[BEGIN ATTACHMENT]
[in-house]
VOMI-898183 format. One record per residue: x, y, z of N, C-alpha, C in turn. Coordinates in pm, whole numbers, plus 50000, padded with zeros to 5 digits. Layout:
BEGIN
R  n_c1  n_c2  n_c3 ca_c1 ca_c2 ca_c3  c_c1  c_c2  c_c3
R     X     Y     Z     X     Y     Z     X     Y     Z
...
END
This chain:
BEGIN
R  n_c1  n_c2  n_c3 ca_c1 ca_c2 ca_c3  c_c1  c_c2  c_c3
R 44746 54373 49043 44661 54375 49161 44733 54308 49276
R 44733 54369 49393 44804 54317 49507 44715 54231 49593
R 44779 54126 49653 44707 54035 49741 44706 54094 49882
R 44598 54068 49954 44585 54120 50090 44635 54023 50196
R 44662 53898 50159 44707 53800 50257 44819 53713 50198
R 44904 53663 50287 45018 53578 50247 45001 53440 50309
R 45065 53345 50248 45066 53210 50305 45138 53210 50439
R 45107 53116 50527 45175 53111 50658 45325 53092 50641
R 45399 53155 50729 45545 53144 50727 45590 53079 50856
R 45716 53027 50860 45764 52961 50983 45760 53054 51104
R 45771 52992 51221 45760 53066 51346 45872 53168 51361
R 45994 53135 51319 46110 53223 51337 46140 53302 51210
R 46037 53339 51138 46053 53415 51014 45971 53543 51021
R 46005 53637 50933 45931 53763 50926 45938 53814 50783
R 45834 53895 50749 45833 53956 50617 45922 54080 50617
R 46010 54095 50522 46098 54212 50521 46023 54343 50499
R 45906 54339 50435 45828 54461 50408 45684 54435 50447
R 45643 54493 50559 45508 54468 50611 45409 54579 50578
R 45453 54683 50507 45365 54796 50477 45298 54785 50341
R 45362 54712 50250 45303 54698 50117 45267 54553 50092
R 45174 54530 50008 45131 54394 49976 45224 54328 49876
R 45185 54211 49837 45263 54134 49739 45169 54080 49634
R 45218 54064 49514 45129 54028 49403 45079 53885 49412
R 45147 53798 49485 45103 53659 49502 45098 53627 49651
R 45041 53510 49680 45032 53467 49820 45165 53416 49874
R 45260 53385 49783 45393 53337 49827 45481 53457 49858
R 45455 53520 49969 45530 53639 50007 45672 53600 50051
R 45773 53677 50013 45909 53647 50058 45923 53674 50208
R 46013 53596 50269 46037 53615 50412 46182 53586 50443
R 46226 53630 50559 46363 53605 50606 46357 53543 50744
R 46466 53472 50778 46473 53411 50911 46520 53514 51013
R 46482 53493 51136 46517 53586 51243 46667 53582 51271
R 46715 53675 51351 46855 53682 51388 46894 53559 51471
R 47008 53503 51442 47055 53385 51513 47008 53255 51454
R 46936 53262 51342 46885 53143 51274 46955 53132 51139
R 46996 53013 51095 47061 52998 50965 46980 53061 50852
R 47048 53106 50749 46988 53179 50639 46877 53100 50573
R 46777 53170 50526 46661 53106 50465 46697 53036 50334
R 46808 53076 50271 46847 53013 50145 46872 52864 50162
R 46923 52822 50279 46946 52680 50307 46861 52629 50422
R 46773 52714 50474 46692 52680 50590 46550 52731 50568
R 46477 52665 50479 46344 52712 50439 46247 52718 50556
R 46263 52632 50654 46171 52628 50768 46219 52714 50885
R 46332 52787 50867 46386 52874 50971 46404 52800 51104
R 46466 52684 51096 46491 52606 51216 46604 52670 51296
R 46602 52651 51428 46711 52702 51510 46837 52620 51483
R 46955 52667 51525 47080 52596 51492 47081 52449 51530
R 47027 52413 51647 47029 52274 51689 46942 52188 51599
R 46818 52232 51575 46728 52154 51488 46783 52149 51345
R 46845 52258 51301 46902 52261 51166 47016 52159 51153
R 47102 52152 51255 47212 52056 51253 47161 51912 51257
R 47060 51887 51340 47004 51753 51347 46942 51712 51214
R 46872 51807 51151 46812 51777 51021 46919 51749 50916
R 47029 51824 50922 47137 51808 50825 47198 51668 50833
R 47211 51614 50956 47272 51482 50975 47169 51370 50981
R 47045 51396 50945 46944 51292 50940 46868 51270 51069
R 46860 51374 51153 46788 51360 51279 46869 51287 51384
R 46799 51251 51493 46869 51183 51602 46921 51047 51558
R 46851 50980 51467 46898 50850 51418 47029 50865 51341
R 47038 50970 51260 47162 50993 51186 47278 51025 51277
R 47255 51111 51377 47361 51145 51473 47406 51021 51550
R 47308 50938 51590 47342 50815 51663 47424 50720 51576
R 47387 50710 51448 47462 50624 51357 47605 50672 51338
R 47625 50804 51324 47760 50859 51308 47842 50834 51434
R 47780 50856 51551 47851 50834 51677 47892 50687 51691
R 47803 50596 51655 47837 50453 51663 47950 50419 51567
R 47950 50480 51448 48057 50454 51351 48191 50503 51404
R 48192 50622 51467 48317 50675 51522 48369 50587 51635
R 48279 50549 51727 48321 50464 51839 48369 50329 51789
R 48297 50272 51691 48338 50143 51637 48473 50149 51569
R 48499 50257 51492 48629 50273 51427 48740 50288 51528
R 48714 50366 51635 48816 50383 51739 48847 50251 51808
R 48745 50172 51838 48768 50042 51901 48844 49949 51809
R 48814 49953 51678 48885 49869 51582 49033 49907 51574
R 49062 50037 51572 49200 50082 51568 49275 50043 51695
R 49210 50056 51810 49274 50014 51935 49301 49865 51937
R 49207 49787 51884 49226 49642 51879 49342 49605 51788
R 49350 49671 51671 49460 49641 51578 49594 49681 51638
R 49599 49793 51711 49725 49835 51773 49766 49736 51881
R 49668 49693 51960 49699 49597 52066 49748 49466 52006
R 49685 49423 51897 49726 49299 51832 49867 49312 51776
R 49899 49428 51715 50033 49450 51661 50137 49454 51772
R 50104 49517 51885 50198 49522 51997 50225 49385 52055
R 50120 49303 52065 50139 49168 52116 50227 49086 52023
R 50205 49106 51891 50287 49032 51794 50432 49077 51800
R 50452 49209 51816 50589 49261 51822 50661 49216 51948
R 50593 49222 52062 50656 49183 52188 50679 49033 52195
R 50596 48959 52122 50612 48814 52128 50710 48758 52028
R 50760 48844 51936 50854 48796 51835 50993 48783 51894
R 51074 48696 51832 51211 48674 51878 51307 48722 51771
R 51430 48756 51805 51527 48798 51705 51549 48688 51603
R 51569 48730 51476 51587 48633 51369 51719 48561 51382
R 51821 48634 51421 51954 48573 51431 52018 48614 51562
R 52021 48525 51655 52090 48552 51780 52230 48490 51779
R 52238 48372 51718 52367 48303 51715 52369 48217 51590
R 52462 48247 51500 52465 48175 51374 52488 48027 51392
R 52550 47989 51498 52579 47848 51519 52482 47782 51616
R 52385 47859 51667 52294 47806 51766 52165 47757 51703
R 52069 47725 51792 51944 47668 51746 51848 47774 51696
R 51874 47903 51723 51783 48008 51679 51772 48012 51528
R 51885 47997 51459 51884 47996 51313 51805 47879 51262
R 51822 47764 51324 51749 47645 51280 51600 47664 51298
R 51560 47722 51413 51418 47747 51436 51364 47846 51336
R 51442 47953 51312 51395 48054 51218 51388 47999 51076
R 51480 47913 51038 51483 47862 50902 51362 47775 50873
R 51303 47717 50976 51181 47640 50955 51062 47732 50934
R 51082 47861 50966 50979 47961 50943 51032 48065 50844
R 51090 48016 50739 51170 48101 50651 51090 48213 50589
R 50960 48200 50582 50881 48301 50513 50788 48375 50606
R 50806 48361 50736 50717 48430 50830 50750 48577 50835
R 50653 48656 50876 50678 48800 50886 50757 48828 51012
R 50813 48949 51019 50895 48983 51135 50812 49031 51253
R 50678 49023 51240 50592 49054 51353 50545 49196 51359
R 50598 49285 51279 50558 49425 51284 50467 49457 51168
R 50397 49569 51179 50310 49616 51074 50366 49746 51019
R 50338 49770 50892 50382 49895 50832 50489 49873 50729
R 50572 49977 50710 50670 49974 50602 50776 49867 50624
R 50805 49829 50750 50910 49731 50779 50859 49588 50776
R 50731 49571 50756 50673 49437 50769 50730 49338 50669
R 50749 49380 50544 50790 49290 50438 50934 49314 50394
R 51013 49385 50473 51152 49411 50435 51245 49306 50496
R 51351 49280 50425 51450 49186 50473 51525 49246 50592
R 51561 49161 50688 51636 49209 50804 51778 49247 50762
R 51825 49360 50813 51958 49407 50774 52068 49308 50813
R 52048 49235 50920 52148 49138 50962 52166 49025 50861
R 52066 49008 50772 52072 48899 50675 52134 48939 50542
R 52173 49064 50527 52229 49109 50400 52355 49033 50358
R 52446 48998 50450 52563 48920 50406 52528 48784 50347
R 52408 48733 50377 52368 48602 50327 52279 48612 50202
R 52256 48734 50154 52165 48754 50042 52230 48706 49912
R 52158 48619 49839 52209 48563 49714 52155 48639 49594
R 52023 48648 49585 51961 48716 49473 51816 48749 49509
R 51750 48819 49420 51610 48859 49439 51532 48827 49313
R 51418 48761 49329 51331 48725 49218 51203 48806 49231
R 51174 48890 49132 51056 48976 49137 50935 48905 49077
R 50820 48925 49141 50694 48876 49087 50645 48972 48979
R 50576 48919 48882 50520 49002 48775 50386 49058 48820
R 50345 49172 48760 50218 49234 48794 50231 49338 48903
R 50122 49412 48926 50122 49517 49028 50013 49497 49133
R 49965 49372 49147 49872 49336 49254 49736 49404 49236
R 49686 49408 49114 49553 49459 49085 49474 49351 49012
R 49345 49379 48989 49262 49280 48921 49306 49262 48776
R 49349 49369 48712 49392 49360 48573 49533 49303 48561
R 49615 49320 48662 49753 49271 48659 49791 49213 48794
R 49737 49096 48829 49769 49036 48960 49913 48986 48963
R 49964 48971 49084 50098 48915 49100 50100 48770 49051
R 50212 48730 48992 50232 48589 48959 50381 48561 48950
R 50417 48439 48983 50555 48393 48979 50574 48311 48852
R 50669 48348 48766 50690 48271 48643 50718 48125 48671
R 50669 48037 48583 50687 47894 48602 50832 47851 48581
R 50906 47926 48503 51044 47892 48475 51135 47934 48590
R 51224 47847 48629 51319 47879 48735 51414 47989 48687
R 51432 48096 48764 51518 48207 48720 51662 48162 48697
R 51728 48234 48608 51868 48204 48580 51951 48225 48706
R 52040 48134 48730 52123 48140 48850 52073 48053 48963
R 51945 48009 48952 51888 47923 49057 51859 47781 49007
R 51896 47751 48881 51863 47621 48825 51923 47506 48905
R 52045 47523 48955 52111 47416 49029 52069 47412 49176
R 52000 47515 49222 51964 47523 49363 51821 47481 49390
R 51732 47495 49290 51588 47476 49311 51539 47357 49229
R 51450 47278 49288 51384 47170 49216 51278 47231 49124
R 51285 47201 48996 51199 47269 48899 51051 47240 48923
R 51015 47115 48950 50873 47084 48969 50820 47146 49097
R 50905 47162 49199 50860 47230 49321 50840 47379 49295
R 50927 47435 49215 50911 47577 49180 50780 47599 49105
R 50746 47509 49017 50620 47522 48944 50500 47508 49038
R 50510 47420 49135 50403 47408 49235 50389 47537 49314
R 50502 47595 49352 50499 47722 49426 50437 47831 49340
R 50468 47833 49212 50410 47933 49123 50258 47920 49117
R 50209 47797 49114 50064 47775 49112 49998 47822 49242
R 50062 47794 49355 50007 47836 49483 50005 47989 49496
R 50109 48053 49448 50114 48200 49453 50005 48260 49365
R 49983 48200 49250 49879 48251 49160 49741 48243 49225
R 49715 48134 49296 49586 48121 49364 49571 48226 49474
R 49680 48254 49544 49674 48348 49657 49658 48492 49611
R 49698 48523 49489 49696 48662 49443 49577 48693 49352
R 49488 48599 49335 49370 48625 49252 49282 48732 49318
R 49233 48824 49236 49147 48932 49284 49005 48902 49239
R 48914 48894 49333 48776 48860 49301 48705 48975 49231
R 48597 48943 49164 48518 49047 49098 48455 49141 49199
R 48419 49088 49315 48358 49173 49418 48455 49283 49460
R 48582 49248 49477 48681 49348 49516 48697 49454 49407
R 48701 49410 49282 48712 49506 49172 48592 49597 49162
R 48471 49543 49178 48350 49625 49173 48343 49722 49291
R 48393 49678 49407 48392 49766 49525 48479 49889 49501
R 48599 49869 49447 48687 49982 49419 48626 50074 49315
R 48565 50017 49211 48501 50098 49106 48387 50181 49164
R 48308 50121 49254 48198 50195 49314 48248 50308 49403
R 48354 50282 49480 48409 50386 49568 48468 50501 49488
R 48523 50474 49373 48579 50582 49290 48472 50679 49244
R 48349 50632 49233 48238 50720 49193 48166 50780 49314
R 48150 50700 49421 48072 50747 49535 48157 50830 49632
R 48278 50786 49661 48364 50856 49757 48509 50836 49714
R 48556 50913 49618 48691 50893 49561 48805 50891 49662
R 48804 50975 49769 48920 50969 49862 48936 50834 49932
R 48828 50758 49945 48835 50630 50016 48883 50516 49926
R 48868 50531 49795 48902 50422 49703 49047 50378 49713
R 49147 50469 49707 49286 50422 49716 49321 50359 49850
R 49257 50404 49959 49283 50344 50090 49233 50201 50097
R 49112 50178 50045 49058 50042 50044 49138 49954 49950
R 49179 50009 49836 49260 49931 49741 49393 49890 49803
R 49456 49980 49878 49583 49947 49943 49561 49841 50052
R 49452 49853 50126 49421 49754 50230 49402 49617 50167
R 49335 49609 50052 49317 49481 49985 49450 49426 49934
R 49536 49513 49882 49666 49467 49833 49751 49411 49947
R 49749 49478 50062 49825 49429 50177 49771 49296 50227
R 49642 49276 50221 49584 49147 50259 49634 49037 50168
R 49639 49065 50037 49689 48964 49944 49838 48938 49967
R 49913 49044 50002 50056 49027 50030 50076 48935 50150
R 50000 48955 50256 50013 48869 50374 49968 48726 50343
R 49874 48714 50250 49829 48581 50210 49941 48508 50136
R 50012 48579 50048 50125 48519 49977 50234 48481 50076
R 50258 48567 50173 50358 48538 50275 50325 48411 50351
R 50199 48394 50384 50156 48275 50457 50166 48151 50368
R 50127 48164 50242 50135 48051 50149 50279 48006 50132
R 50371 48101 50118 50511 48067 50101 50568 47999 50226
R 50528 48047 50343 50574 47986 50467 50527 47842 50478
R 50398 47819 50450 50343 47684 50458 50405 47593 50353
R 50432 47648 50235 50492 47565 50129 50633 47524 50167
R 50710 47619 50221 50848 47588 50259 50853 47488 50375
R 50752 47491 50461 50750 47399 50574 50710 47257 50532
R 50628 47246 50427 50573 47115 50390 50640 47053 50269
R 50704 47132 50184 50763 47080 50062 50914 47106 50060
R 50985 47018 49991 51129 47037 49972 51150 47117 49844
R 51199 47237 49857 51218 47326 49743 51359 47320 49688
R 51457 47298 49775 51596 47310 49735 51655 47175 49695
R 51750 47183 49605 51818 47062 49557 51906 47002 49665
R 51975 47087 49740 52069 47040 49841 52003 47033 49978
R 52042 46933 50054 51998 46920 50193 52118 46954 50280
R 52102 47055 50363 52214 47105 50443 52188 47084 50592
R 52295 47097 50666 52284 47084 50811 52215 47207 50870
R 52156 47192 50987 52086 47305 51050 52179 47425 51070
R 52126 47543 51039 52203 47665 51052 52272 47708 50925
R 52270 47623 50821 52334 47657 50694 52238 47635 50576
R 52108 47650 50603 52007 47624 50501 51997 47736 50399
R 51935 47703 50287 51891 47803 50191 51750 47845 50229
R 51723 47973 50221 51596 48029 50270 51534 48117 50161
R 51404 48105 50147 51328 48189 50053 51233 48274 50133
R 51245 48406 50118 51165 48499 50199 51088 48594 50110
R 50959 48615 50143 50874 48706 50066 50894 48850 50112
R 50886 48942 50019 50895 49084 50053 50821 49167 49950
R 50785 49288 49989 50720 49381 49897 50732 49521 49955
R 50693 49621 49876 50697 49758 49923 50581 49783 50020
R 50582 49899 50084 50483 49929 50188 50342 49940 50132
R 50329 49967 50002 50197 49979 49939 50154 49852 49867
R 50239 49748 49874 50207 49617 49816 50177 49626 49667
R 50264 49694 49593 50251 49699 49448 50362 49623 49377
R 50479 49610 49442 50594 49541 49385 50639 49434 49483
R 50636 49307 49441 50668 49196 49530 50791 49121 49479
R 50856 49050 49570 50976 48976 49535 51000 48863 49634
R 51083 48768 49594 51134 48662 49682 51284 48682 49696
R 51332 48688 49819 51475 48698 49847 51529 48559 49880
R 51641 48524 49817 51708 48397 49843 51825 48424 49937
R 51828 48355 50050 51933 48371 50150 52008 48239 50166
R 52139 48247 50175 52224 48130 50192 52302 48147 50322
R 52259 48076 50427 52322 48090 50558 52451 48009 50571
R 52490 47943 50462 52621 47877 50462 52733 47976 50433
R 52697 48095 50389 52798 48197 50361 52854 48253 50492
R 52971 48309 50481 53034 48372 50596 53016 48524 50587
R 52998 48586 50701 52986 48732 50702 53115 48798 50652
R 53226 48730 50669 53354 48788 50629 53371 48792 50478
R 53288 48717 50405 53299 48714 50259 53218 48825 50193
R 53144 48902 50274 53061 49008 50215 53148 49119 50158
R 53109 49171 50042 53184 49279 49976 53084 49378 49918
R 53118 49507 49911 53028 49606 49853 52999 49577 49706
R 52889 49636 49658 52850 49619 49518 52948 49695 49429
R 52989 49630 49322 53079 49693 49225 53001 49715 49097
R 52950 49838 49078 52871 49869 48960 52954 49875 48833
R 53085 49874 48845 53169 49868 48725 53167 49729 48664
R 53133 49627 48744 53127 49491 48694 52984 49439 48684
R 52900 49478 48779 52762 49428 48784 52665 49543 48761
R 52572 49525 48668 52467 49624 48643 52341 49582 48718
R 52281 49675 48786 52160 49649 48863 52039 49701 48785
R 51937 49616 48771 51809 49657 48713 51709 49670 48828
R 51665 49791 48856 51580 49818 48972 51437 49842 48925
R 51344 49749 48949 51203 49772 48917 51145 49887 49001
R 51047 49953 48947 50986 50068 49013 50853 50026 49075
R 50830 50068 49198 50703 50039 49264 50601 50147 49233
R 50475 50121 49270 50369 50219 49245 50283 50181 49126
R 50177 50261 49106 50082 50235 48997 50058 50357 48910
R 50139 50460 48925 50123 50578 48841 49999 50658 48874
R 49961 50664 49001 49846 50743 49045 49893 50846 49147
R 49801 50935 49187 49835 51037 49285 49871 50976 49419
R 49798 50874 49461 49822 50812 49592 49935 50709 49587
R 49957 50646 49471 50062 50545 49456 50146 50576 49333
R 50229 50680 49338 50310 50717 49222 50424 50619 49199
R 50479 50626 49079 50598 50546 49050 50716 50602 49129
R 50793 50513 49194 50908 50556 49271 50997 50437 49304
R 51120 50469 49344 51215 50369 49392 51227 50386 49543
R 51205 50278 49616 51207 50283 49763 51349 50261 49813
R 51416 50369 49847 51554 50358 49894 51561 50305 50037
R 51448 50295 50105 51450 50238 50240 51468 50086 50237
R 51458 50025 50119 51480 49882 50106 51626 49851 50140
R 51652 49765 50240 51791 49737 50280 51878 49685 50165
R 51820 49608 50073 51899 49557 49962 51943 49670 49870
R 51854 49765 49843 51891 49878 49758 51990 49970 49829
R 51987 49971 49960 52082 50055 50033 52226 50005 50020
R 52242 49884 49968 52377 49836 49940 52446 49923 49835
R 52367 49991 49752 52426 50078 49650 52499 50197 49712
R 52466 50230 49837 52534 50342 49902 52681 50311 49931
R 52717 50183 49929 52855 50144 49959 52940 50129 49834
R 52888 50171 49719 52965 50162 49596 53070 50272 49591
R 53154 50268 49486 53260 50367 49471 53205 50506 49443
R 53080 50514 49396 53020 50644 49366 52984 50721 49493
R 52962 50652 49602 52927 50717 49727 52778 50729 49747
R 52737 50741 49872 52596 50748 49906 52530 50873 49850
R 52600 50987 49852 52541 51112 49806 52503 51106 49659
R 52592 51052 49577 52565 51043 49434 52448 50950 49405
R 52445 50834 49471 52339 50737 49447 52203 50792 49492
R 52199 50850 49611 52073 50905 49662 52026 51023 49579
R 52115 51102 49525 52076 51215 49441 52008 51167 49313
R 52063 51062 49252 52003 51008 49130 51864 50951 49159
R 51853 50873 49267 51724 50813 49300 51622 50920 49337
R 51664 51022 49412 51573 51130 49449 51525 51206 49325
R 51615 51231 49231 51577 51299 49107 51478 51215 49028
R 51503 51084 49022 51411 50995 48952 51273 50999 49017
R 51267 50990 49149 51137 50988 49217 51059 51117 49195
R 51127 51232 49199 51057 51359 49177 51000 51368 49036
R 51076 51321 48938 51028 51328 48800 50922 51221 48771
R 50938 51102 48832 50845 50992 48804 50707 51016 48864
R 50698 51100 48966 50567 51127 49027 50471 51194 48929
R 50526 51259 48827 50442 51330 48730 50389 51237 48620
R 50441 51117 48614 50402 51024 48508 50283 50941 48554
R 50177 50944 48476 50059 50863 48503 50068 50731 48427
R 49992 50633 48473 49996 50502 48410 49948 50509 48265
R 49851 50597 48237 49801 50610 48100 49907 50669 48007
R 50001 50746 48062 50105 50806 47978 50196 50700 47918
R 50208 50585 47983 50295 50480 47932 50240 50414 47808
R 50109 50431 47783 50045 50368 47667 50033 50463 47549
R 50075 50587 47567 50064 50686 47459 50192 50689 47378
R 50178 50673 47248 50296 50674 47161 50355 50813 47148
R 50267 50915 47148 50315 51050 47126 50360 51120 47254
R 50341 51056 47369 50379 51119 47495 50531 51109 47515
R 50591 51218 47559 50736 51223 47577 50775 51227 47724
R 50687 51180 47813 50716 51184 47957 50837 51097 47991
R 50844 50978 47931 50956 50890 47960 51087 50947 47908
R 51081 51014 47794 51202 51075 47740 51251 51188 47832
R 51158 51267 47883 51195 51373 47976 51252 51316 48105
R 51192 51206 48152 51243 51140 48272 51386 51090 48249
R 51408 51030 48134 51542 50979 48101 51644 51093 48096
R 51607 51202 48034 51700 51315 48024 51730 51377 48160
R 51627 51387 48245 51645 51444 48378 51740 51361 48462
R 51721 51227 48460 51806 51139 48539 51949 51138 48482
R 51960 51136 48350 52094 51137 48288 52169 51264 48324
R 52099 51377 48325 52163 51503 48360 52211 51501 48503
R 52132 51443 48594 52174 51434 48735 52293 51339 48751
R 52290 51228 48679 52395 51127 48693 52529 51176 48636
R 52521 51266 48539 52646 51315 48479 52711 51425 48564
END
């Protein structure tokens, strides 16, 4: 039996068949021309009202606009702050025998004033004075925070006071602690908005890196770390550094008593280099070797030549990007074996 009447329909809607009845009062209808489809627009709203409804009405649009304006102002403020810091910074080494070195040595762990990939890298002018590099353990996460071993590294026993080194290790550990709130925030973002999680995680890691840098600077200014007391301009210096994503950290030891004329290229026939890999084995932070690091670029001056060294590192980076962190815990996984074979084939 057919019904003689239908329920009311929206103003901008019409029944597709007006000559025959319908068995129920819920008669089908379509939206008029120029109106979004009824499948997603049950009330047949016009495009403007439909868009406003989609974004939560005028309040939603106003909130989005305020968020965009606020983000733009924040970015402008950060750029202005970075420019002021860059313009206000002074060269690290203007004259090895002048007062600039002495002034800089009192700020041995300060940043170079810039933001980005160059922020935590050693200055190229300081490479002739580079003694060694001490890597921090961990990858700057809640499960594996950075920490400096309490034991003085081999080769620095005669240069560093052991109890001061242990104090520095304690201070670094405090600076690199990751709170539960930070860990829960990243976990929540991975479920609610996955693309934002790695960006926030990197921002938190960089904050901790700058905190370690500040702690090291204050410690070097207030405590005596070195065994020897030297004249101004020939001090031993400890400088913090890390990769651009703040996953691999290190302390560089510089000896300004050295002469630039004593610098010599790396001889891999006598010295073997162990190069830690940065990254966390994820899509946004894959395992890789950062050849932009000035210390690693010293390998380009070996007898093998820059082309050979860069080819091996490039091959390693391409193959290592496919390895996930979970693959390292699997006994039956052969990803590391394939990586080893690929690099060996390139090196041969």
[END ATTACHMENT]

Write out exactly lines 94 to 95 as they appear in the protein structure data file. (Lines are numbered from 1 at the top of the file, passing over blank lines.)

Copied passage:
R 50120 49303 52065 50139 49168 52116 50227 49086 52023
R 50205 49106 51891 50287 49032 51794 50432 49077 51800